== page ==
Melanie Hall’s faux antique vases, like the prints of Christchurch artist Marian Maguire, mingle references to Māori and Greek mythologies—both artists referencing the cultural framing of some of the early colonial settlers. Hall’s elegant ‘Attic pots’, standing on plinths, present dark figures in profile against a red oxide field, involved in martial conflict or everyday tasks, and feature updated weapons. In a contemporary art gallery, Hall’s sculptures are unsettling objects, being ordinarily linked to Classic collections in museums that seem to have migrated. Such artefacts are impeccable and mysterious—while also logical.
Rohan Hardy’s framed collages of domestic interiors, made with old wallpapers, paint swatch samples and white-inked lines, are an intimate treat—more engrossing than her much larger rebuslike painted hangings of freefloating, isolated fittings, that are placed nearby. You are drawn in to enjoy the subtle relief of cardboard and textured paper, and the tension between their cut-out accentuated flatness and the architectural perspective that generates spatial recession.
Shawnee Tekii’s three intensely coloured (fluorescent) paintings on MDF feature the vibrant signage of Asian shopfronts on city streets, sporadically accompanied by images of the homeless. Animation occurs with smart phones and closely positioned QR-codes, sneakily bringing sardonic anti-commercial imagery and condemnatory messages to these loud garish graphics. Sufficiently eye-popping to disturb the cool décor of the gallery, and deliberately seeking buyer attention, these shrill (seemingly electric) scenes allude to economic disparity, banishing reflective calmness or serenity at any opportunity—revelling in themselves as objects; as consumer product.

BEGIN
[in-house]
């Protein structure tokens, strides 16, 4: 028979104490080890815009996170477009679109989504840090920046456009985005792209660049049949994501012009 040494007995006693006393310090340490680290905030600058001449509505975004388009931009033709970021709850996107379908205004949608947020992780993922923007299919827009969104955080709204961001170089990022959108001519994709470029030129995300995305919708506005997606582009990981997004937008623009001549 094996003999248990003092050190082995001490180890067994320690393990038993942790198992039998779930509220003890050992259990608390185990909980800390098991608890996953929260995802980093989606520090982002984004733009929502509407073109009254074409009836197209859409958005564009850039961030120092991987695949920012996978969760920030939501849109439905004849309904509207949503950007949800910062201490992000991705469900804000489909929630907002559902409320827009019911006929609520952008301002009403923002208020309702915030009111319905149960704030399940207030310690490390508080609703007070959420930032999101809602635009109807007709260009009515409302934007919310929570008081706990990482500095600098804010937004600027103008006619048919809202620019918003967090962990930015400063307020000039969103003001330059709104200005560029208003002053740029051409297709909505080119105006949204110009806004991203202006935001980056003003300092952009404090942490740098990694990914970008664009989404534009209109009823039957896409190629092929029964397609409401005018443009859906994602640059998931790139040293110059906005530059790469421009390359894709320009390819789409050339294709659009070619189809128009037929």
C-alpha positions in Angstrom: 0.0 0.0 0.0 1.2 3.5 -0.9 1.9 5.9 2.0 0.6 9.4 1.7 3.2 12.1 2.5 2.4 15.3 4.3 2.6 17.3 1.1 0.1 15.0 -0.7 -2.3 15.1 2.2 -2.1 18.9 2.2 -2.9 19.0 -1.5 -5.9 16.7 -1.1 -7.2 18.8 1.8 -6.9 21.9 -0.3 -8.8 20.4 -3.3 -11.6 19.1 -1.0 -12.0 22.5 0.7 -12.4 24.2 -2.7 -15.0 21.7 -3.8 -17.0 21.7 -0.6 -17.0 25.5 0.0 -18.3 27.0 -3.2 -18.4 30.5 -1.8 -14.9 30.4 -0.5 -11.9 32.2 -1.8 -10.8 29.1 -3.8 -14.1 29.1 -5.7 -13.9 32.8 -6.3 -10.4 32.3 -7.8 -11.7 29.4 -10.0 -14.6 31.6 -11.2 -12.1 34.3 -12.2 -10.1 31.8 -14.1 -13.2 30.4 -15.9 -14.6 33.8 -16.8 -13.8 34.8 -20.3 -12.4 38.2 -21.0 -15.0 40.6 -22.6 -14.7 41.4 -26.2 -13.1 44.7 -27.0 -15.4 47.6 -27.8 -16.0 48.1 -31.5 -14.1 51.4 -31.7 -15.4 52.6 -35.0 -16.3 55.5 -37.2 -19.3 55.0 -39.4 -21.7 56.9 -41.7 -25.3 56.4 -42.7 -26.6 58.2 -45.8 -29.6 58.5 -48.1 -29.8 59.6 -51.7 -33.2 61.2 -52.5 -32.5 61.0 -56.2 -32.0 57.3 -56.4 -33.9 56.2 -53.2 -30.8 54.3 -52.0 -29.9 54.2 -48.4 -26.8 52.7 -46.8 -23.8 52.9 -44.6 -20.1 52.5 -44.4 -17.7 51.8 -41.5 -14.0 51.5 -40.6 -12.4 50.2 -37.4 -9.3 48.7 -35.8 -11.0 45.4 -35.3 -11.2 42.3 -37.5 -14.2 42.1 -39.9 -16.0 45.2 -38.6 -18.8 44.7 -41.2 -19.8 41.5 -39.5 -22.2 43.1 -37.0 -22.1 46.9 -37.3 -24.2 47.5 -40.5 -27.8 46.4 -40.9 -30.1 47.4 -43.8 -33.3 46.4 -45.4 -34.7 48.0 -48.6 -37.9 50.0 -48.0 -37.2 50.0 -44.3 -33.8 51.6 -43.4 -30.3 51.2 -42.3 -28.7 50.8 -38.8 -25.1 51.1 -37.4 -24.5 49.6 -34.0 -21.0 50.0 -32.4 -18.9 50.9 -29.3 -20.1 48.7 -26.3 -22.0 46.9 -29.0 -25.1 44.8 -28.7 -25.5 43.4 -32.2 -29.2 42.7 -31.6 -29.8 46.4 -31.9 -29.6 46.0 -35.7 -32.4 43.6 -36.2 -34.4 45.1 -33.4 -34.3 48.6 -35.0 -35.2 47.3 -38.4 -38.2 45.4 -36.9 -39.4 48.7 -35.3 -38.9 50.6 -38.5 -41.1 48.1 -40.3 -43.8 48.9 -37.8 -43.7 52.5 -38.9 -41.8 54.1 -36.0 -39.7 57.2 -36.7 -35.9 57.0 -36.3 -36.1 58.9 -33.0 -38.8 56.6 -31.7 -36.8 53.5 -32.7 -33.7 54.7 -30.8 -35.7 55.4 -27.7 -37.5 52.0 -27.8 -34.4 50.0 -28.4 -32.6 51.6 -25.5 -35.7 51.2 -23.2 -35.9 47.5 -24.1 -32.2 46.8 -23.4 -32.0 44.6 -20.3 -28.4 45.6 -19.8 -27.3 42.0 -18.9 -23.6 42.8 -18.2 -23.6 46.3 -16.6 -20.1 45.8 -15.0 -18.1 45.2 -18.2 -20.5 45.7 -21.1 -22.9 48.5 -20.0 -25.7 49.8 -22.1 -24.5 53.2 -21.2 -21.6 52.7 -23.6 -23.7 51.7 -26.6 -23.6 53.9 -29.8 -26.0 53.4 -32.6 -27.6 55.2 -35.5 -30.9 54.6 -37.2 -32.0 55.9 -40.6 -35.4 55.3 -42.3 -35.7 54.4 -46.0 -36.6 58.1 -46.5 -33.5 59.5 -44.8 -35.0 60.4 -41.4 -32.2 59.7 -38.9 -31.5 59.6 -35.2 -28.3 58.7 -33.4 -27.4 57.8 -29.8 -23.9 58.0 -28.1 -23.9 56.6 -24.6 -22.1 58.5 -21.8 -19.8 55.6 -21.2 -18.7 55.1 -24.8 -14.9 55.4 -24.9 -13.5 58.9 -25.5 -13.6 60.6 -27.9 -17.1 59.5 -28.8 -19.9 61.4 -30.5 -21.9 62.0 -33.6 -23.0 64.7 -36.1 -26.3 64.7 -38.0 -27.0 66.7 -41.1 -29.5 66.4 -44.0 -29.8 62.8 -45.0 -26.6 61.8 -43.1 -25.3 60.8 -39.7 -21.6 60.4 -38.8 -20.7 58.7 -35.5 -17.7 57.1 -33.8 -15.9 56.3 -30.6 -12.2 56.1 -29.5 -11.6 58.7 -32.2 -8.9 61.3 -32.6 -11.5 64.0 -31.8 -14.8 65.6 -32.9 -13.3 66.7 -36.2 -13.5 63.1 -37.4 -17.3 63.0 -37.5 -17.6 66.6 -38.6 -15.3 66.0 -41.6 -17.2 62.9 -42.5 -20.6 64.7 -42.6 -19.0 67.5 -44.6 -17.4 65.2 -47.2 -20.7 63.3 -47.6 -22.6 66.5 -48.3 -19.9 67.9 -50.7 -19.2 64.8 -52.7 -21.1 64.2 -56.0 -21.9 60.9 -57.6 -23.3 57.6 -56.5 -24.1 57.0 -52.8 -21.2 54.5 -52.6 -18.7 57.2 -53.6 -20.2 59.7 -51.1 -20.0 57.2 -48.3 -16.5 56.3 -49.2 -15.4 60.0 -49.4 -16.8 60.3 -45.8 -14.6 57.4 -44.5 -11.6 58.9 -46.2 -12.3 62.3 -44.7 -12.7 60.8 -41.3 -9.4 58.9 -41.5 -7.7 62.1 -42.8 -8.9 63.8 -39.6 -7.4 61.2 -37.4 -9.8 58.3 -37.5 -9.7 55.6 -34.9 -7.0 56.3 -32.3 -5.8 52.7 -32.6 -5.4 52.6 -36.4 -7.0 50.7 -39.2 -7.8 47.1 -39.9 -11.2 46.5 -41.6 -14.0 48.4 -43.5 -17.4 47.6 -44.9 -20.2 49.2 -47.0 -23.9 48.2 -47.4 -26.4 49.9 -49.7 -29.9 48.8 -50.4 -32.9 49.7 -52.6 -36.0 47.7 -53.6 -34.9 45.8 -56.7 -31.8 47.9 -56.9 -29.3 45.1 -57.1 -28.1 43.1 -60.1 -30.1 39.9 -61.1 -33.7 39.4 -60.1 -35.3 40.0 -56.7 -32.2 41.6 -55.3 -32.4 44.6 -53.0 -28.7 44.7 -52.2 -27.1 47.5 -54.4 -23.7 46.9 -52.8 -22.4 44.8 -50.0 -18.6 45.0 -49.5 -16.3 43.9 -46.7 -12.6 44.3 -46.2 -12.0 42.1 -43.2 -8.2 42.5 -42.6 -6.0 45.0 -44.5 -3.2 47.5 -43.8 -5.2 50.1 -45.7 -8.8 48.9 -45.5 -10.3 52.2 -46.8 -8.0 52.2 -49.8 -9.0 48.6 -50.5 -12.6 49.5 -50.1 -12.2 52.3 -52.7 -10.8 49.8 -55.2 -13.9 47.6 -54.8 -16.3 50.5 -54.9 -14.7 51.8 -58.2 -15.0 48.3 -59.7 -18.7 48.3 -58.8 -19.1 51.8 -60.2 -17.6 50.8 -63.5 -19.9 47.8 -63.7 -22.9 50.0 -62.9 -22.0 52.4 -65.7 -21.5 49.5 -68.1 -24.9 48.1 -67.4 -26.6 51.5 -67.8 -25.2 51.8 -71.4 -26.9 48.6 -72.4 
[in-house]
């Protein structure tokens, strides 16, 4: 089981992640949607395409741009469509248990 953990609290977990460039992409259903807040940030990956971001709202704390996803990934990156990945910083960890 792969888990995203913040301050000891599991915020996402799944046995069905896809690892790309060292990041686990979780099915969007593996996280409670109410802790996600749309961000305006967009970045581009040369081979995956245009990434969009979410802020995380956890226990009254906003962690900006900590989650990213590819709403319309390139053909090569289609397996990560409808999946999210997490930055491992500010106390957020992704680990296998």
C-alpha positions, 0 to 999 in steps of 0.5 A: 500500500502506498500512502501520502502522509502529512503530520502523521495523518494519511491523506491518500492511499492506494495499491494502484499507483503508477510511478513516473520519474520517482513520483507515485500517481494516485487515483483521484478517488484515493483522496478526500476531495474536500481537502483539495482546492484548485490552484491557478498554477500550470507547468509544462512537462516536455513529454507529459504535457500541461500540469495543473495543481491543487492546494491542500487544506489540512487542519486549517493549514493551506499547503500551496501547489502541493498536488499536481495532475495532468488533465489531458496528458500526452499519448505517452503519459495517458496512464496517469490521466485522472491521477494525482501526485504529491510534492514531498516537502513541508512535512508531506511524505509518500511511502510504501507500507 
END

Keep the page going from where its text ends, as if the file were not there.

Peng Jiheng’s two black-wigged androgynous mannikins-one vertical, the other supine; their revolving green hearts on prominent smartphones—aurally and textually speak of multiple selves inhabiting single bodies, indicating also that the phones could be foot pedals for massaging a cybernetic cardiac revival. There is an amusing ambience about these plastic limbless sculptures. They could be tongue-in-cheek.
Vivian Jin’s digitally-processed ‘screened’ banners recall last century’s savage conflict between Korea and Japan, and Japan’s well documented atrocities. Flat, unmodulated images of civil unrest, torture /execution dungeons and forced prostitution are included. Blunt in their expressed anger at the one-time conqueror’s brutality and horror, there is no attempted pretence of reconciliation. These images are openly emotional; unrepentantly so. Clumsily obvious, in fact.
In Christchurch, Holly Best has curated a related nationally-sourced exhibition, Uncomfortable Silence, for Christchurch Art Gallery Te Puna o Waiwhetu. Some Aucklanders like Shiraz Sadikeen and Meg Porteous are included. It opens just after the above Auckland show closes.